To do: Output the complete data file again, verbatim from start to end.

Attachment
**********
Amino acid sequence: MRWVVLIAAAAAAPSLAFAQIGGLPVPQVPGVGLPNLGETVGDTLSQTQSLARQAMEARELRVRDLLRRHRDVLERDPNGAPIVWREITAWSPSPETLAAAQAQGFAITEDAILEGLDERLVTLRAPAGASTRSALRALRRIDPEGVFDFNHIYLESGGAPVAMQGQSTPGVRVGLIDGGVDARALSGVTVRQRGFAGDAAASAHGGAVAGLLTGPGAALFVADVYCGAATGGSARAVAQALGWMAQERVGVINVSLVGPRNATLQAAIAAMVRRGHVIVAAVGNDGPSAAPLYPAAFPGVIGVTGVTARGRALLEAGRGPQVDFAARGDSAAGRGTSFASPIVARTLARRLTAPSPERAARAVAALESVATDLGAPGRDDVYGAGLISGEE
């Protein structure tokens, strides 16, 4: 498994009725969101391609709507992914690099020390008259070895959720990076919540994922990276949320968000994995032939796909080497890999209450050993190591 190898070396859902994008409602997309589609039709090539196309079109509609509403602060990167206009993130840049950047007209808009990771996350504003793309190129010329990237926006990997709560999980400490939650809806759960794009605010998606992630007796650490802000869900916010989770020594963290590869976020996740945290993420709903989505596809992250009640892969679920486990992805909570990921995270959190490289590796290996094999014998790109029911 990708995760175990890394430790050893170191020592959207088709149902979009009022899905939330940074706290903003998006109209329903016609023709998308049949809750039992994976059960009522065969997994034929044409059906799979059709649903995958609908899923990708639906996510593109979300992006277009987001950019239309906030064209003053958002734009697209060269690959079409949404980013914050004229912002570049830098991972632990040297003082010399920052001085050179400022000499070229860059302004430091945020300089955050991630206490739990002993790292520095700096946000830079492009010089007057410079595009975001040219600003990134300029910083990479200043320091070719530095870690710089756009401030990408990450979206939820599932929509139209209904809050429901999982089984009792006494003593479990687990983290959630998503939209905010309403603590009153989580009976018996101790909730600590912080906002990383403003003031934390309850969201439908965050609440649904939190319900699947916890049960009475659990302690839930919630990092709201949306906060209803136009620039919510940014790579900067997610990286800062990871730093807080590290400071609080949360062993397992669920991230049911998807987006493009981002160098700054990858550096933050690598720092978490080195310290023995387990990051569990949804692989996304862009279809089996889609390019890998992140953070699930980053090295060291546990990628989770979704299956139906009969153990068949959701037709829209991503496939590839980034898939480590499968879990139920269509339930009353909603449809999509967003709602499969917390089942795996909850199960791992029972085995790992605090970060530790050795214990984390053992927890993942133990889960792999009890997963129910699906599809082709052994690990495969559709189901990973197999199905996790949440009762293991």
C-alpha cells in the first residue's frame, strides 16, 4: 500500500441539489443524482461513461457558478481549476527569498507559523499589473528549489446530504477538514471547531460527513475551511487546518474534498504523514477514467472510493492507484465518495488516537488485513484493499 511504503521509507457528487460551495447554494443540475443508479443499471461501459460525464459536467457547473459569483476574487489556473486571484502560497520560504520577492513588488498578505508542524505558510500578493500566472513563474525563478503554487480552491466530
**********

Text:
Amino acid sequence: MRWVVLIAAAAAAPSLAFAQIGGLPVPQVPGVGLPNLGETVGDTLSQTQSLARQAMEARELRVRDLLRRHRDVLERDPNGAPIVWREITAWSPSPETLAAAQAQGFAITEDAILEGLDERLVTLRAPAGASTRSALRALRRIDPEGVFDFNHIYLESGGAPVAMQGQSTPGVRVGLIDGGVDARALSGVTVRQRGFAGDAAASAHGGAVAGLLTGPGAALFVADVYCGAATGGSARAVAQALGWMAQERVGVINVSLVGPRNATLQAAIAAMVRRGHVIVAAVGNDGPSAAPLYPAAFPGVIGVTGVTARGRALLEAGRGPQVDFAARGDSAAGRGTSFASPIVARTLARRLTAPSPERAARAVAALESVATDLGAPGRDDVYGAGLISGEE
């Protein structure tokens, strides 16, 4: 498994009725969101391609709507992914690099020390008259070895959720990076919540994922990276949320968000994995032939796909080497890999209450050993190591 190898070396859902994008409602997309589609039709090539196309079109509609509403602060990167206009993130840049950047007209808009990771996350504003793309190129010329990237926006990997709560999980400490939650809806759960794009605010998606992630007796650490802000869900916010989770020594963290590869976020996740945290993420709903989505596809992250009640892969679920486990992805909570990921995270959190490289590796290996094999014998790109029911 990708995760175990890394430790050893170191020592959207088709149902979009009022899905939330940074706290903003998006109209329903016609023709998308049949809750039992994976059960009522065969997994034929044409059906799979059709649903995958609908899923990708639906996510593109979300992006277009987001950019239309906030064209003053958002734009697209060269690959079409949404980013914050004229912002570049830098991972632990040297003082010399920052001085050179400022000499070229860059302004430091945020300089955050991630206490739990002993790292520095700096946000830079492009010089007057410079595009975001040219600003990134300029910083990479200043320091070719530095870690710089756009401030990408990450979206939820599932929509139209209904809050429901999982089984009792006494003593479990687990983290959630998503939209905010309403603590009153989580009976018996101790909730600590912080906002990383403003003031934390309850969201439908965050609440649904939190319900699947916890049960009475659990302690839930919630990092709201949306906060209803136009620039919510940014790579900067997610990286800062990871730093807080590290400071609080949360062993397992669920991230049911998807987006493009981002160098700054990858550096933050690598720092978490080195310290023995387990990051569990949804692989996304862009279809089996889609390019890998992140953070699930980053090295060291546990990628989770979704299956139906009969153990068949959701037709829209991503496939590839980034898939480590499968879990139920269509339930009353909603449809999509967003709602499969917390089942795996909850199960791992029972085995790992605090970060530790050795214990984390053992927890993942133990889960792999009890997963129910699906599809082709052994690990495969559709189901990973197999199905996790949440009762293991």
C-alpha cells in the first residue's frame, strides 16, 4: 500500500441539489443524482461513461457558478481549476527569498507559523499589473528549489446530504477538514471547531460527513475551511487546518474534498504523514477514467472510493492507484465518495488516537488485513484493499 511504503521509507457528487460551495447554494443540475443508479443499471461501459460525464459536467457547473459569483476574487489556473486571484502560497520560504520577492513588488498578505508542524505558510500578493500566472513563474525563478503554487480552491466530